No Two Ways About It

There is no such thing as a bad Iran deal. The media pundits who say otherwise have no idea what they are talking about. There are no two ways about it, a deal will happen and that is a good thing. Think about it this way: if Iran wanted to build a nuclear weapon, why would it initiate the negotiations? The fact that Iran is willing to give up enrichment and to freeze its nuclear program for ten years strengthens the non-proliferation regime.

Iran is bound by the Treaty on the Non-Proliferation of Nuclear Weapons (NPT), which it ratified on February 2, 1970, not to manufacture or acquire nuclear weapons (Article II). It is also bound by the treaty to accept safeguards as set forth in an agreement with the International Atomic Energy Agency (IAEA), with a view to prevent the diversion of nuclear energy from peaceful uses to nuclear weapons (Article III).

Iran was found in violation of its obligations under the NPT in 2002 and in 2003 the IAEA passed a resolution calling for Iran to suspend all enrichment and reprocessing-related activities. The resolution required Iran to declare all material relevant to its uranium enrichment program and to allow IAEA inspectors to conduct environmental sampling at any location. The resolution required Iran to meet its conditions by October 31, 2003, which it failed to do. Iran did not grant IAEA inspectors permission to conduct environmental sampling, and on June 18, 2004 the IAEA rebuked Iran for failing to cooperate with IAEA inspectors, Iran responded by refusing to suspend enrichment related activities.

On April 2, 2015, after more than a decade of negotiations to ensure Iran only use its nuclear program for peaceful purposes, Iran and the P5+1 (US, UK, Russia, China, France + Germany) finally announced an agreement on a general framework that outlined broad parameters of a nuclear deal. The United States issued a more specific factsheet on the details. Iran and the P5+1 agreed to continue meeting to finalize a deal on a Joint Comprehensive Plan of Action (JCPOA) before June 30, 2015.

While Iran and the P5+1 have extended the deadline to July 10, 2015, it does not change the fact that if the JCPOA is successfully agreed upon by all parties by the new deadline, it will strengthen the NPT. It will ensure that Iran uses its nuclear program for peaceful purposes to which it is entitled to under Article IV of the NPT.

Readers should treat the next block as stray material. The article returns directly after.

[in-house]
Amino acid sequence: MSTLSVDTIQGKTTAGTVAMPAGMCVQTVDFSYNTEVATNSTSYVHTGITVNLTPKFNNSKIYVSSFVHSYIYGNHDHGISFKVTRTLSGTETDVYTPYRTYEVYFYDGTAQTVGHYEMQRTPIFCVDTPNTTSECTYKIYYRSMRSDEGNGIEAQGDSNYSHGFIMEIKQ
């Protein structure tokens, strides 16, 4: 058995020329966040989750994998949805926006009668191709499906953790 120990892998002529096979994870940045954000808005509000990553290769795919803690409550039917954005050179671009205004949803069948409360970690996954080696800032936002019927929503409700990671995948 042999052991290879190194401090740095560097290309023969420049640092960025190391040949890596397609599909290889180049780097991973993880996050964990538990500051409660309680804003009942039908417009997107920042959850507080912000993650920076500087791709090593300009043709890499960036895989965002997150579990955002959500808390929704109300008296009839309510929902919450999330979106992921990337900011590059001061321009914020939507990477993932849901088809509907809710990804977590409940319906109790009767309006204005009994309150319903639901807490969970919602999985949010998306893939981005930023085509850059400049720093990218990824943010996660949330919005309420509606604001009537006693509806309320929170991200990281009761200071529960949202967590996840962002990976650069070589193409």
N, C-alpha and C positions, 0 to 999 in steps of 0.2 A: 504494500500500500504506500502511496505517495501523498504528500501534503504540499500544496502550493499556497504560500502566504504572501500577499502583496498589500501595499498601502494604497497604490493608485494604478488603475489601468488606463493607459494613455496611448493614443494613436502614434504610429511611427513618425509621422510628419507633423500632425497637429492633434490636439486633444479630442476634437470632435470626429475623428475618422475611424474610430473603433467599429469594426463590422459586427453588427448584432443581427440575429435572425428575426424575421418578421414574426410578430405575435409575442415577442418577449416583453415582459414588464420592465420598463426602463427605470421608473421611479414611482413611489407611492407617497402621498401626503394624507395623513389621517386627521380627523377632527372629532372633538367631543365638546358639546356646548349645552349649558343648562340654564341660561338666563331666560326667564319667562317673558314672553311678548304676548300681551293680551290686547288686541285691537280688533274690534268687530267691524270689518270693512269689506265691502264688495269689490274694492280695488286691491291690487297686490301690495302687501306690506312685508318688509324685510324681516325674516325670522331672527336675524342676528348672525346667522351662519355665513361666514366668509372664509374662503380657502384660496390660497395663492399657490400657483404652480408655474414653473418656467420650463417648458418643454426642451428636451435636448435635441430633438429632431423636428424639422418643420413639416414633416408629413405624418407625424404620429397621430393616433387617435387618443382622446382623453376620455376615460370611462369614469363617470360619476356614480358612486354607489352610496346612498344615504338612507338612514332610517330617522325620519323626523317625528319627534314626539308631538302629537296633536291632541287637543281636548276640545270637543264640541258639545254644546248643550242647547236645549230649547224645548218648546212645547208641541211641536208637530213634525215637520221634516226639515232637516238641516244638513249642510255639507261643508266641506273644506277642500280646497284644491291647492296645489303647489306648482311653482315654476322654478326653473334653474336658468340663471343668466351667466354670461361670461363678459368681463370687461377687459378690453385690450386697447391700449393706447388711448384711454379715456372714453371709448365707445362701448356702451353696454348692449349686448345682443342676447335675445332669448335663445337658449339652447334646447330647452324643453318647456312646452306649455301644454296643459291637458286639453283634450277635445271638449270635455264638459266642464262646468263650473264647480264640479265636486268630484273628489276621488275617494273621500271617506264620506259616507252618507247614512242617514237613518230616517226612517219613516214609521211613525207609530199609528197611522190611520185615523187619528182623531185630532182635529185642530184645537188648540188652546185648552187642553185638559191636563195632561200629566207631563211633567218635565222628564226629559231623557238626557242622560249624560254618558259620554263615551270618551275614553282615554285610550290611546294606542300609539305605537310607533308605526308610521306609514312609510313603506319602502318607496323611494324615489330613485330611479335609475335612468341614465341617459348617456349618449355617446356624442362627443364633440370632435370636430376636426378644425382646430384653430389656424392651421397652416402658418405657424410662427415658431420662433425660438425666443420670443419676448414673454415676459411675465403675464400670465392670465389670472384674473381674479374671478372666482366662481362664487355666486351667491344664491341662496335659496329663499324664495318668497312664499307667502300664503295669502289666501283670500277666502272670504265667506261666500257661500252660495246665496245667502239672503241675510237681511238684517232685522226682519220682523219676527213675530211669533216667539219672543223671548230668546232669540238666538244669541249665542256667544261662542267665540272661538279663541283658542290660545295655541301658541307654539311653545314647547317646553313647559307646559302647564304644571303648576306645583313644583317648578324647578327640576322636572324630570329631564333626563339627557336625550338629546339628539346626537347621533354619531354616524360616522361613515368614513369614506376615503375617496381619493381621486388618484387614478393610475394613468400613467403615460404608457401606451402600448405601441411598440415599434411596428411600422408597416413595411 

If Iran agrees to the JCPOA, the P5+1 will move to have the crippling economic sanctions on Iran removed by the United Nations Security Council (UNSC). And if this deal is struck we should all celebrate. This deal will mean that Iran has stopped all nuclear development for the next ten years. Negotiation, not the use of military force, has accomplished this. This agreement could serve as a blueprint for negotiations in the future with states such as North Korea.

The key parameters of the proposed JCPOA are:

  • Iran will reduce the number of centrifuges currently in operation from 19,000 to 6,140, and will not enrich uranium over 3.67 percent for at least 15 years.
  • Iran will reduce its current stockpile of low enriched uranium (LEU) from ~10,000 kg to 300 kg for 15 years and not build any new enrichment facilities.
  • Iran will convert its Fordow facility to be used only for peaceful purposes, and will not enrich uranium at this facility for at least 15 years.
  • Iran will only enrich uranium at Natanz for ten years and the IAEA will have regular access to all of Iran’s nuclear facilities.
  • Iran will receive relief in sanctions if it verifiably abides by its commitments. The verification process is to be carried out by the IAEA.
  • Even after the period of limitations on Iran’s nuclear program ends, it will remain a party to the NPT, its adherence to the Additional Protocol will be permanent, and it will maintain its transparency obligations.

The JCPOA is a positive development, which, if implemented correctly, will ensure that Iran does not produce fissile material or develop a weapons program. This will ensure regional stability, and strengthen the non-proliferation regime. At the same time, countries in the region will be able to benefit greatly by engaging in economic trade with Iran.

History proves that military action and forced regime change end up creating more problems than they solve. If this deal goes through and Iran begins to prosper economically, there is no way that its population would allow the leadership to threaten their newfound economic and financial freedom.

To all those media pundits who think a deal with Iran is a bad idea, I beg you to consider the Iraqi experience and tell me if that is what you want? Like I said, there are no two ways about it.


Image: Indian Ministry of External Affairs, Flickr

Posted in , Iran, Negotiations, Nonproliferation, NPT, Nuclear, Nuclear Weapons

Muhammad Umar

Muhammad Umar

Muhammad Umar is an assistant professor at the National University of Sciences and Technology (, Islamabad. He also presents a weekly roundup of defense related news on HRTV, and writes frequently on the same topic for national and international newspapers, and magazines. Prior to joining NUST, Umar worked, and lived in Pakistan’s tribal areas from 2009-2010, documenting the Taliban’s atrocities, and human rights violations against the local population. He has also worked as an anchorperson, and manager in-charge of product and content development at Pakistan Television Networks. Umar has a Bachelors degree in Political Science from Kutztown University of Pennsylvania and a Masters in Journalism from the Graduate School of Journalism at Columbia University in New York. He is currently an MPhil candidate in the Strategic and Nuclear Studies program at the National Defense University ( in Islamabad. He tweets @umarwrites, and blogs on He can be reached via email at m.umar[at]s3h[dot]nust[dot]edu[dot]pk.

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